Threecornered alfalfa hoppers, snails, Japanese beetles, and plant bugs … should you be worried? I’ve had a variety of calls this week, but the most frequent call has been about threecornered alfalfa hopper (TCAH). Surprisingly, many of these call have been on cotton.
TCAH is a very rare pest of cotton. It feeds similarly in cotton or soybean by girdling stems or leaf petioles. Thus, there will circular feeding ring around the stems (i.e., the girdle). My observations are that most girdling in cotton, like soybean, happens when plants are less than 5-6 nodes tall. The girdled feeding site often becomes swollen over time. The leaves and the stem of cotton seedlings with a main-stem girdle will turn crimson red. Injured plants typically quite growing and ultimately die, so think about TCAH if you see stunted, red-colored plants in amongst normal plants. This is more commonly seen on field edges. TCAH only causes problems if the level of damage is unusually high and/or the plant stand is already very low. Cotton is very good for compensating for the loss of a neighboring plant. The moral of this story is don’t get excited.
In soybeans, girdled seedlings may break over much later in the season when there is less time for neighboring plants to compensate. Thus, you should scout and treat for TCAH as needed when plants are less than 8-10 inches tall. The yield of girdled plants will not be affected unless they break over. This lodging is hard to predict but tends to be worse where stands are already thin. TCAH are relatively easy to control with Acephate/Orthene or pyrethroid insecticides, but they are sometimes very good at quickly re-infesting fields.
I’ve also had several calls about snails on seedling cotton or soybean. This is of little or no concern. Unlike slugs, snails do minimal plant feeding. It would have to be an extraordinary situation to justify treatment, and regardless, there are really no effective treatments options. The snails are simply stuck in the field and utilize the plants to get out of the sun, but they may scrape on a few leaves get a drink. This picture was texted to me by a concerned client. I understand why this would catch your attention, but there is nothing to worry about.
Japanese beetles are out and about in variable numbers, depending upon your location. This always generates some phone calls because they are quite visible and often occur in clusters. Japanese beetles will feed on the foliage or flowers of many plants including cotton and soybean. They also feed on the silks of corn. I’ve never seen enough feeding in cotton to justify treatment. Occasionally, they may do enough leaf feeding in soybean to cause concern, especially in combination with other defoliators. Remember, however, that soybean can tolerate a fair amount of leaf feeding. Prior to flowering, treatment is not recommended in soybean until at least 30% defoliation occurs throughout the canopy. Silk feeding on corn is primarily a concern under stress conditions that may cause poor pollination. Frankly, unless plants are under drought stress during pollination, our data suggests Japanese beetles will not cause economic damage. UT research would support the generally accepted threshold of treating for Japanese beetles when populations AVERAGE 3 or more beetles per ear during the first 5-7 days of silking. It is very unusual to see this many beetles across a field, but infestations tend to be much higher on edges. There is no point in treating for this pest after pollination has occurred. Pyrethroid insecticides such as Baythroid XL, Brigade, Declare, Mustang Max, and Karate are typically used if treatment is needed.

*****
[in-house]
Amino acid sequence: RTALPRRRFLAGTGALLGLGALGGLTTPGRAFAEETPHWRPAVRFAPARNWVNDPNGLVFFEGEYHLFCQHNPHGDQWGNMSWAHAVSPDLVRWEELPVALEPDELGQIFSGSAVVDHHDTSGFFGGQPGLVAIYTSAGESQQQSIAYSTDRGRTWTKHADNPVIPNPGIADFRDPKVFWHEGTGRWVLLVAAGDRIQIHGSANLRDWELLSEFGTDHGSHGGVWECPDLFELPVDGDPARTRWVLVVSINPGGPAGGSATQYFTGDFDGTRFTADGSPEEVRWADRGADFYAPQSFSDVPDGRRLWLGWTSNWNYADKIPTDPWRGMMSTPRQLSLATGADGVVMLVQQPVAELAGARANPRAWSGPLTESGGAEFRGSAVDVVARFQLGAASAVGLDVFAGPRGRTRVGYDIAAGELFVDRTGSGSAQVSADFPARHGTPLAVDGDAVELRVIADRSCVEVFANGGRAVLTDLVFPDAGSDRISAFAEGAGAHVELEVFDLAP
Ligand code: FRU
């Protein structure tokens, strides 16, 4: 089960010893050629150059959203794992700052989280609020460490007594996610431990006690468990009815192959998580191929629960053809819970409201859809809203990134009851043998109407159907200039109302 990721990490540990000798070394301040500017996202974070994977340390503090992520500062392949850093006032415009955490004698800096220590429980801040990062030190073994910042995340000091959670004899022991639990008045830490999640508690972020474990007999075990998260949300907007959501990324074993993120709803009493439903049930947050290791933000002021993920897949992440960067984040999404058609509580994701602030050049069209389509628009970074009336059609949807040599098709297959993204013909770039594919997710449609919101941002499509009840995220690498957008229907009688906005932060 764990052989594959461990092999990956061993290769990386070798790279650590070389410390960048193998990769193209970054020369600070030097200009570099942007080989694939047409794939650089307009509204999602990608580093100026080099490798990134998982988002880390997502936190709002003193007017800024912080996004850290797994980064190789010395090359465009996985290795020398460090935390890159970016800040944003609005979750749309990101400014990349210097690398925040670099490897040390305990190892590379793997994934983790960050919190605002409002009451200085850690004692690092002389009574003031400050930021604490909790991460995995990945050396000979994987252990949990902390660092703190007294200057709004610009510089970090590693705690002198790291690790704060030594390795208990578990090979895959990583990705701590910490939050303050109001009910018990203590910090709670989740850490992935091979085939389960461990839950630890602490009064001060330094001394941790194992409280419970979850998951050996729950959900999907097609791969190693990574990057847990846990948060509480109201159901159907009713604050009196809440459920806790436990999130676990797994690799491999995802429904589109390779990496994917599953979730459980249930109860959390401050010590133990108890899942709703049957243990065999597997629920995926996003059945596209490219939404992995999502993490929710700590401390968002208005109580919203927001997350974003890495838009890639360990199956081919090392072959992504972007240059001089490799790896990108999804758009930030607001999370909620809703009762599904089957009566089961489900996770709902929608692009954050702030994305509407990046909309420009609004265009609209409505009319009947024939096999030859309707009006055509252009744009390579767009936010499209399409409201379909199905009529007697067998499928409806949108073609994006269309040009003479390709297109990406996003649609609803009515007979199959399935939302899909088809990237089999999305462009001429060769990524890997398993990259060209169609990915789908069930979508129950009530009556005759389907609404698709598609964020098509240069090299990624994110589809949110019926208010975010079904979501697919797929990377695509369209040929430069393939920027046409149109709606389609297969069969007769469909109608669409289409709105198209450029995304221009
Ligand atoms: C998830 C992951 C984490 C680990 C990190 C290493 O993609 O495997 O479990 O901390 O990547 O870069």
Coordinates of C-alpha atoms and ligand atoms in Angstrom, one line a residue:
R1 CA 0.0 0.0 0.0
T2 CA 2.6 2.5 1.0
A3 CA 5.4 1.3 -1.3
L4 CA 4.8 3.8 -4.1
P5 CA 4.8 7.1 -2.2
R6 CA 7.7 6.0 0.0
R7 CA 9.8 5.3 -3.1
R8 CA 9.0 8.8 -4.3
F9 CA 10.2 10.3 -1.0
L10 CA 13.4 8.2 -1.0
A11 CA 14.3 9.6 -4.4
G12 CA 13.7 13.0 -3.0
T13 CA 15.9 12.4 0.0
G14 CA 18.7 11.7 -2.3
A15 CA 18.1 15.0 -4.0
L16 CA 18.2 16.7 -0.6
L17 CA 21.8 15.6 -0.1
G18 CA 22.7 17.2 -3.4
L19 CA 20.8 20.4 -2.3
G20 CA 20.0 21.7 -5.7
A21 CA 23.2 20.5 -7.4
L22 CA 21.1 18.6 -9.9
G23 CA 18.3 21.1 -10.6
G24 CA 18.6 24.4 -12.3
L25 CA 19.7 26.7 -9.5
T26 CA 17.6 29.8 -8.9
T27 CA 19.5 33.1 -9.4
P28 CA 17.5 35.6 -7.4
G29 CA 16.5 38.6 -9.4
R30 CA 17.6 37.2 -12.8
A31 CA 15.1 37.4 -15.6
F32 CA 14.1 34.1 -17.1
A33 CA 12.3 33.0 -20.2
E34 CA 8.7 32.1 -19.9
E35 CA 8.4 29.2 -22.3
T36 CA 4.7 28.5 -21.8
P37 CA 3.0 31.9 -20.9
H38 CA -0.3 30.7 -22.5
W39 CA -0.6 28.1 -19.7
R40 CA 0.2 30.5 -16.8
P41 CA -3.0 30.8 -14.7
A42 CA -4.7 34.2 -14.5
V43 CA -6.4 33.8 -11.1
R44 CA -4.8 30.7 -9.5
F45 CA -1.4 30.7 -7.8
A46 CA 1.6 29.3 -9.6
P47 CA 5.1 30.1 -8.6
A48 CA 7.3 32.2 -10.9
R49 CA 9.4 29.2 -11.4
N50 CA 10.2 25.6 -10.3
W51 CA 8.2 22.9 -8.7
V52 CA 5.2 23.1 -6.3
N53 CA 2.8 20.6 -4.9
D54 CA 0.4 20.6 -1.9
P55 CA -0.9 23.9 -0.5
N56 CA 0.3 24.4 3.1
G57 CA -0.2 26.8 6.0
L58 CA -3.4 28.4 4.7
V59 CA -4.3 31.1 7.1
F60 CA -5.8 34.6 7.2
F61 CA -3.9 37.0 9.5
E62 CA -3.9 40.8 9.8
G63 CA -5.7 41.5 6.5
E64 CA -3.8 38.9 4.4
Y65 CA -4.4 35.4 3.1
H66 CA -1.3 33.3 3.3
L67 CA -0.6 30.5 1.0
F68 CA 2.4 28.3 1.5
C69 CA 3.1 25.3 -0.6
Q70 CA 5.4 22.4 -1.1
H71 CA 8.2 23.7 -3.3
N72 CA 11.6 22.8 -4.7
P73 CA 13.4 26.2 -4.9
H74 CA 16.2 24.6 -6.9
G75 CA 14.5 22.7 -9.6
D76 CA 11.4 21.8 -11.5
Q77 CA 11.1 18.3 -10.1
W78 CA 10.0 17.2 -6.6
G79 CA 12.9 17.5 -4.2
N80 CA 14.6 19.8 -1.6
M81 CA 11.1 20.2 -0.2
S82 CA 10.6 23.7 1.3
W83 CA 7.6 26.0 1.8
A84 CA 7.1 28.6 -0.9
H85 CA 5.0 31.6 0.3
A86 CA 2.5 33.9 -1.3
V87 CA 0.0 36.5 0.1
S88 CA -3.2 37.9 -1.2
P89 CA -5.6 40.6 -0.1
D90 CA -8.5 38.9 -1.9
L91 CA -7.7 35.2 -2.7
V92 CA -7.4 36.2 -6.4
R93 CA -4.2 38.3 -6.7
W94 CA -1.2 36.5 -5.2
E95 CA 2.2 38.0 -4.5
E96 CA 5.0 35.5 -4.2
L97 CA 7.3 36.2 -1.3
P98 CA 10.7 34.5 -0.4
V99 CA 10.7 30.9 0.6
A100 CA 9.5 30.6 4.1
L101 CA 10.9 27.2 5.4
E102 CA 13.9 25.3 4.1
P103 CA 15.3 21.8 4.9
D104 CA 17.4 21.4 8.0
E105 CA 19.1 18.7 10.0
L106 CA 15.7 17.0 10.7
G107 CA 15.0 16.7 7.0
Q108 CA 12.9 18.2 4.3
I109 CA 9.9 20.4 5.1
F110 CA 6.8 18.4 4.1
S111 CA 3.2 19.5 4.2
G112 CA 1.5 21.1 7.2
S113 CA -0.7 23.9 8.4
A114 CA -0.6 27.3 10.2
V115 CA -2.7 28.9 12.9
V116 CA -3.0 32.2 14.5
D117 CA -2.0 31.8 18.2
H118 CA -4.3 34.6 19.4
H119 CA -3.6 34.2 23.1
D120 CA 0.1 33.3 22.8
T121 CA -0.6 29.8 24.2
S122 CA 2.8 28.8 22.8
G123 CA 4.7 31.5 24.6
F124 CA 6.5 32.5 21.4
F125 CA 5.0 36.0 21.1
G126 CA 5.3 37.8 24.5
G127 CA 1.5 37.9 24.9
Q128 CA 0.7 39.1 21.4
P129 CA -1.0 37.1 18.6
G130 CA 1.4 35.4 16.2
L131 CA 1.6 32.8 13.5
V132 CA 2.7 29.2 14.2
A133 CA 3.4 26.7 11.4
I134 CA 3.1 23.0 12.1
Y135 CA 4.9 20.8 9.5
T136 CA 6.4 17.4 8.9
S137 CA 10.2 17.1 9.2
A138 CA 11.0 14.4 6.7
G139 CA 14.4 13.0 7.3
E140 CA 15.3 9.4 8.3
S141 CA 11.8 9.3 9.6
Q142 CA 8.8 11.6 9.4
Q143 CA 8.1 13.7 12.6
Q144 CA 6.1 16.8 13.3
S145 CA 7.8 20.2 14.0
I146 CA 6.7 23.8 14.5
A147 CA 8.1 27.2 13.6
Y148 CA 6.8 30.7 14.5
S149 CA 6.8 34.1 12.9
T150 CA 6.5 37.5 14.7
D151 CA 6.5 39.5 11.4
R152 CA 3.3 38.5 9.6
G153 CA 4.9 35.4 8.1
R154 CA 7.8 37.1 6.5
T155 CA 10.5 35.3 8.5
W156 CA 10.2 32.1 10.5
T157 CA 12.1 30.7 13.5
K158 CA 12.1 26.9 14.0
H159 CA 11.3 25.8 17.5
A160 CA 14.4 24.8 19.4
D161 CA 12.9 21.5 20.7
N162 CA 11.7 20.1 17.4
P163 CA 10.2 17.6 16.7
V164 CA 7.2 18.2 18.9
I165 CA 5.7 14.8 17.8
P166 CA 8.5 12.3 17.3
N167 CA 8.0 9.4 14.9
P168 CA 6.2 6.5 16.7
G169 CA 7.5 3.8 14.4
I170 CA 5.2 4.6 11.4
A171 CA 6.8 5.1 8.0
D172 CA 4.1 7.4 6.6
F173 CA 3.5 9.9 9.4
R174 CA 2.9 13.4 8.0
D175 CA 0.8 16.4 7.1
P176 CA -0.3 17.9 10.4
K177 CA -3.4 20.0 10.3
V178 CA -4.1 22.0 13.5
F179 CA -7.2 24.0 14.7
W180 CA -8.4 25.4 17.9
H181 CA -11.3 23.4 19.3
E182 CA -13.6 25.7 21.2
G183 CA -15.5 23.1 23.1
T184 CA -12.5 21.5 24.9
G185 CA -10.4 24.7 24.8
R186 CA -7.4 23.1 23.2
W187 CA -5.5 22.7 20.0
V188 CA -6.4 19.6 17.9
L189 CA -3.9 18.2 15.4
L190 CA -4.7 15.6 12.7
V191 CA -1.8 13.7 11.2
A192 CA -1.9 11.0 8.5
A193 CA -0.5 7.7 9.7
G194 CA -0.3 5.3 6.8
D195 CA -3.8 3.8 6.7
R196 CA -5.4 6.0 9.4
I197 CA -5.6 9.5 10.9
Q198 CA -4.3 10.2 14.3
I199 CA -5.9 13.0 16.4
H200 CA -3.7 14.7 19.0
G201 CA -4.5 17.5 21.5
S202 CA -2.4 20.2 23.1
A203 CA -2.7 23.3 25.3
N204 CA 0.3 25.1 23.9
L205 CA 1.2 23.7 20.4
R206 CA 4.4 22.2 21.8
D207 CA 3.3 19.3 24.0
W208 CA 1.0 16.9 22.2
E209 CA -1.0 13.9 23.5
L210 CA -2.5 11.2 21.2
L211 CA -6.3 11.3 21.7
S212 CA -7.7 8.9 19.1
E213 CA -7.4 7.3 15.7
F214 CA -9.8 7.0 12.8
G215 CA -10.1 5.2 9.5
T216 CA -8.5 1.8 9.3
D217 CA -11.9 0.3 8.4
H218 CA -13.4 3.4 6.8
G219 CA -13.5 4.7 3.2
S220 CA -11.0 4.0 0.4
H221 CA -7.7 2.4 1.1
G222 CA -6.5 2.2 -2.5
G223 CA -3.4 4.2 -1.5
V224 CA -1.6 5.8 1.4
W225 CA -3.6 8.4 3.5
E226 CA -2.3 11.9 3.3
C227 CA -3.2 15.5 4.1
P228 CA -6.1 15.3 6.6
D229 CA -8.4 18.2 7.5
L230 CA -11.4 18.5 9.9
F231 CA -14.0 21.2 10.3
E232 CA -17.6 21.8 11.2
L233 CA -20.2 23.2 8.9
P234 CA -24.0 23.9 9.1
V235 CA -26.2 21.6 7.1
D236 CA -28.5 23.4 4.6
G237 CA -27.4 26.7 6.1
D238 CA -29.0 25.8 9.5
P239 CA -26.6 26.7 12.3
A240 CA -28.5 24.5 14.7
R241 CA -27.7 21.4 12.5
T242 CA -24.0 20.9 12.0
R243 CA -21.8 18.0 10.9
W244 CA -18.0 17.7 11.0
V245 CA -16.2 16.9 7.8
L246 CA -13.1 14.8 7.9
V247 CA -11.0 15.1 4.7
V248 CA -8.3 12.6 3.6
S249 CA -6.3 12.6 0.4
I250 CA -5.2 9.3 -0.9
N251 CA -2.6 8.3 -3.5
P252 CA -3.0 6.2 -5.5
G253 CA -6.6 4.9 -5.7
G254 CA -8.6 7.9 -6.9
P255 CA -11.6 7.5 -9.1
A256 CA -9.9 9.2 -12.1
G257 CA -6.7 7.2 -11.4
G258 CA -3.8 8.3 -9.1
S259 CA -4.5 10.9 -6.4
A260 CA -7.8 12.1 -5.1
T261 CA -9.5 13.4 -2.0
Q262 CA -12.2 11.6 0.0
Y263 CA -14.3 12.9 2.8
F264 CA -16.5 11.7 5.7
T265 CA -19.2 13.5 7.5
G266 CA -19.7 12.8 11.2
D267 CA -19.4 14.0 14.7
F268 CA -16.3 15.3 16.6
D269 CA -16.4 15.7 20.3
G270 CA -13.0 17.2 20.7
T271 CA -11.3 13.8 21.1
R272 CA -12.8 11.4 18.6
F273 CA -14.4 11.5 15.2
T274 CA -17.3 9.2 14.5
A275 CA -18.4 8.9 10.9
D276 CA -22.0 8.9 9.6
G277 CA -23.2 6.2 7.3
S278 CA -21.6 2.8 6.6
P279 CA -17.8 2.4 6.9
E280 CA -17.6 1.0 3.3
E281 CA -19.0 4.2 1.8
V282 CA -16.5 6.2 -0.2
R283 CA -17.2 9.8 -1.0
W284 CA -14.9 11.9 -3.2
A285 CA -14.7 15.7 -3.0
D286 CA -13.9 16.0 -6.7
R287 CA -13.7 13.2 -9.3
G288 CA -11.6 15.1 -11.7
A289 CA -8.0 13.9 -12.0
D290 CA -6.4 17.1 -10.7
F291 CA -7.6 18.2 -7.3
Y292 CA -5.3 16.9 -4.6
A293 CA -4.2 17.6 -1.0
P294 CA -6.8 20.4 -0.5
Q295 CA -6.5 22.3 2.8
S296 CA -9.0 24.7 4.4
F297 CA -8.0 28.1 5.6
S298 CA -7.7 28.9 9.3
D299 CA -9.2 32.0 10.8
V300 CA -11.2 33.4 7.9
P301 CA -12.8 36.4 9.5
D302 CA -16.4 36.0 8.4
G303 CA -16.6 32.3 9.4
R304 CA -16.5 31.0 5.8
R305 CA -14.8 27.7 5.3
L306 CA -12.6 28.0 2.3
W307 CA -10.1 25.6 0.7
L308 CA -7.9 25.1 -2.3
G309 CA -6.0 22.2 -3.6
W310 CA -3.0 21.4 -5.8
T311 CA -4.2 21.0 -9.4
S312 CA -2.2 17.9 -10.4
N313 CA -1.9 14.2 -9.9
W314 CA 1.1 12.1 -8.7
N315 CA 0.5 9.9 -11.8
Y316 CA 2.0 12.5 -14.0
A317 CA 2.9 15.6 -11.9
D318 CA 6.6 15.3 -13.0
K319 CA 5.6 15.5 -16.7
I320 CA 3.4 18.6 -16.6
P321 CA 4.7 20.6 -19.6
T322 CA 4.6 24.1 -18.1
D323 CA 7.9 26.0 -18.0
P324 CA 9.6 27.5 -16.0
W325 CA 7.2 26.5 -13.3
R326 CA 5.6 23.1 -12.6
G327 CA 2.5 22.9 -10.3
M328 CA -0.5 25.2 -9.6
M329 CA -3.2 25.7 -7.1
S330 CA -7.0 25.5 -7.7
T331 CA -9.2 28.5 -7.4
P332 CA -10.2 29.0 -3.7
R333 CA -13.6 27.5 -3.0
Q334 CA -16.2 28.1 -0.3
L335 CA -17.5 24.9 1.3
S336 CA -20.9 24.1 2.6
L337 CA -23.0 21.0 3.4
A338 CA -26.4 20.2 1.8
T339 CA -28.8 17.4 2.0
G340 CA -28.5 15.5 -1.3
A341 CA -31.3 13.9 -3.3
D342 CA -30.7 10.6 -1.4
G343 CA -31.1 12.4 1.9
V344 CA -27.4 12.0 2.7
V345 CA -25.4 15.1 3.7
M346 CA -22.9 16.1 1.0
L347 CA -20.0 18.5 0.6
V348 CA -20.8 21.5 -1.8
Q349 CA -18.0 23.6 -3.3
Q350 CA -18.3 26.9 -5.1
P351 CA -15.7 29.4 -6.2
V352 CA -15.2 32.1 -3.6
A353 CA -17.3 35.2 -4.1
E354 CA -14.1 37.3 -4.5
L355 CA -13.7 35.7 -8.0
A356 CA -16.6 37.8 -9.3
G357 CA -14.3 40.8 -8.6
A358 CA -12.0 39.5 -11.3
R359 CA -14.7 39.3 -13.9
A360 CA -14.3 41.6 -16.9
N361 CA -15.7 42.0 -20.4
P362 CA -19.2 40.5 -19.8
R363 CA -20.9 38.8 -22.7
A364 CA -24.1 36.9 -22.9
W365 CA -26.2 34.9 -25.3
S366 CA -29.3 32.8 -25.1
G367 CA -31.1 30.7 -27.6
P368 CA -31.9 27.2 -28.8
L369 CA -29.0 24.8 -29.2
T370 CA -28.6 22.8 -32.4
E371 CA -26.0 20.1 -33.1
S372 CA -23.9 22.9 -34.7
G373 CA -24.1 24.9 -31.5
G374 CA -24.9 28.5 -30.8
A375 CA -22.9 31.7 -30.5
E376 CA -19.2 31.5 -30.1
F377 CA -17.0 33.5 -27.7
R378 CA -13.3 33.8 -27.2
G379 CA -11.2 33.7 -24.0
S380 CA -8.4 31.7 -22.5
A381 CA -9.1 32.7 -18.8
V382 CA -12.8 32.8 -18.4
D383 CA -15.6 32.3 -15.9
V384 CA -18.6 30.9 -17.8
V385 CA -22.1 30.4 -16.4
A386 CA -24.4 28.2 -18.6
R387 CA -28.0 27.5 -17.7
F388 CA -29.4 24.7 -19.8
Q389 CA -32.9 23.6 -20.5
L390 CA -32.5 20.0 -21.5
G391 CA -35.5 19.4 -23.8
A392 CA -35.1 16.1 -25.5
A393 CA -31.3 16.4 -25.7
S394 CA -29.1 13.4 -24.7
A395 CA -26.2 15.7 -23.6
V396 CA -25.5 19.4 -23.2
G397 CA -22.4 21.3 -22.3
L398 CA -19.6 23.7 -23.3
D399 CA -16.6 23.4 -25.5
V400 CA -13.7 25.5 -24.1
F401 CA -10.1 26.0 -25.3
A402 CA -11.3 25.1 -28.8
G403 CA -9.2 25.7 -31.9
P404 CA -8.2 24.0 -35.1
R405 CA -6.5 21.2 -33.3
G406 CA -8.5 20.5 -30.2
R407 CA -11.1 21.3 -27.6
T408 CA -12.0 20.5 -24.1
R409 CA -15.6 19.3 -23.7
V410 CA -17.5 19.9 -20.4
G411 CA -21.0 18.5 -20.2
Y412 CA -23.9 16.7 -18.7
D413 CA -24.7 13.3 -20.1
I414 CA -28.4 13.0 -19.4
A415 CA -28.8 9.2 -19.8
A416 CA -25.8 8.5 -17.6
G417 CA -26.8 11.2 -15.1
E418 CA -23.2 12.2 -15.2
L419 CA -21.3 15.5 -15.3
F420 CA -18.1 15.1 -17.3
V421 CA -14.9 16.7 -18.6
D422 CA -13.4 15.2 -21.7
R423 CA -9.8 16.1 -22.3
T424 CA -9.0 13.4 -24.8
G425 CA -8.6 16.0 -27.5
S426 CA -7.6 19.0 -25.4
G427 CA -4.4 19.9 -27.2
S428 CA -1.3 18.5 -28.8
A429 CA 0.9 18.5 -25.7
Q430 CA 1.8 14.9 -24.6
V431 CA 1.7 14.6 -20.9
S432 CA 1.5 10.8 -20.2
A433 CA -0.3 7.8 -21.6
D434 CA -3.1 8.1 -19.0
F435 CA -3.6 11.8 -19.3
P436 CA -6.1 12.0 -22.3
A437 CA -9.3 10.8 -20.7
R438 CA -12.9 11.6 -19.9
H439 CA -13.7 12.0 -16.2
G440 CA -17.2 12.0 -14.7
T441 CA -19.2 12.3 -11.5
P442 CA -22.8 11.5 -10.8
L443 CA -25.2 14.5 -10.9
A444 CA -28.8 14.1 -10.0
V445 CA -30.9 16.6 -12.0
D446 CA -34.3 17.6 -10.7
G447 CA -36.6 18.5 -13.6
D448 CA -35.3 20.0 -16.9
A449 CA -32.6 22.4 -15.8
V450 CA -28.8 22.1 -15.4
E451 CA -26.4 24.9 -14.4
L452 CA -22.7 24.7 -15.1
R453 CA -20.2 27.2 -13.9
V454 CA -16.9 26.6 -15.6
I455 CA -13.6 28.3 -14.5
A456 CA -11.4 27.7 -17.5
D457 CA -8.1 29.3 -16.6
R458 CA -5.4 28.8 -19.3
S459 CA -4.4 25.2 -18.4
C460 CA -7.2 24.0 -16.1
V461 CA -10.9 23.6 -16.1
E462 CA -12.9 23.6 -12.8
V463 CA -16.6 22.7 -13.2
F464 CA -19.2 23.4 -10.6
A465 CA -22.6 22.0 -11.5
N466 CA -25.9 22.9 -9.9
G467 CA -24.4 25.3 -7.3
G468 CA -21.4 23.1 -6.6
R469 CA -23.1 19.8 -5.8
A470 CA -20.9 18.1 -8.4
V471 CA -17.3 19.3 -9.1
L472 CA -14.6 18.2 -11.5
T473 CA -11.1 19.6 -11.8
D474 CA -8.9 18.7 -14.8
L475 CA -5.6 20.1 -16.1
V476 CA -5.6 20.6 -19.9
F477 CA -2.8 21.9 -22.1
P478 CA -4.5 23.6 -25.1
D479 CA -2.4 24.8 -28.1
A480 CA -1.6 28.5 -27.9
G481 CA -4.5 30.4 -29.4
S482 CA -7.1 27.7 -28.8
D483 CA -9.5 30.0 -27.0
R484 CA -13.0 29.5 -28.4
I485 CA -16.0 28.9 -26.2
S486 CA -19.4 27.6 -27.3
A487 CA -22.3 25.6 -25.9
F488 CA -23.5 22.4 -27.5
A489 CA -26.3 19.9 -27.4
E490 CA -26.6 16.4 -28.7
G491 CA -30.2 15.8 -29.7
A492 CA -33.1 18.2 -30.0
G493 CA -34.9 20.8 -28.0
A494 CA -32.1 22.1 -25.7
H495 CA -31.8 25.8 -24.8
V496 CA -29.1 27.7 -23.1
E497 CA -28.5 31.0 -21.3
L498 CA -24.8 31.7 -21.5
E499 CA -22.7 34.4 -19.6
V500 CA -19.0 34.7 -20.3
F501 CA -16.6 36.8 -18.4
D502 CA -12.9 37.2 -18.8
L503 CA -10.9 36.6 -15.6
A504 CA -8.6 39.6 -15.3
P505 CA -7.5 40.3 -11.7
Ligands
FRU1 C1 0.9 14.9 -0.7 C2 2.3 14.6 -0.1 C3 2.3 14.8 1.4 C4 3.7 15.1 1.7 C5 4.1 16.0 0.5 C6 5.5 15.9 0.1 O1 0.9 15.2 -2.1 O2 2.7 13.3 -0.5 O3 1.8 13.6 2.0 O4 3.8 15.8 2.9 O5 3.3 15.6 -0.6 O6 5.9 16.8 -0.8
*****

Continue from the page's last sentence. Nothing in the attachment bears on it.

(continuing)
It is time to be alert for tarnished plant bug which is a much more serious and consistent threat to cotton. It’s early, but infestation levels appear pretty typical for this time of year (= highly variable). Please revisit last week’s article about managing early season plant bugs. I strongly discourage the use of Acephate prior to flowering. It’s bad resistance management, a good way to flare spider mite or aphid infestations, and not really needed. It’s a bad idea, so don’t ask my permission! Also remember that, according to label restrictions, Bidrin cannot be used between first square and first flower.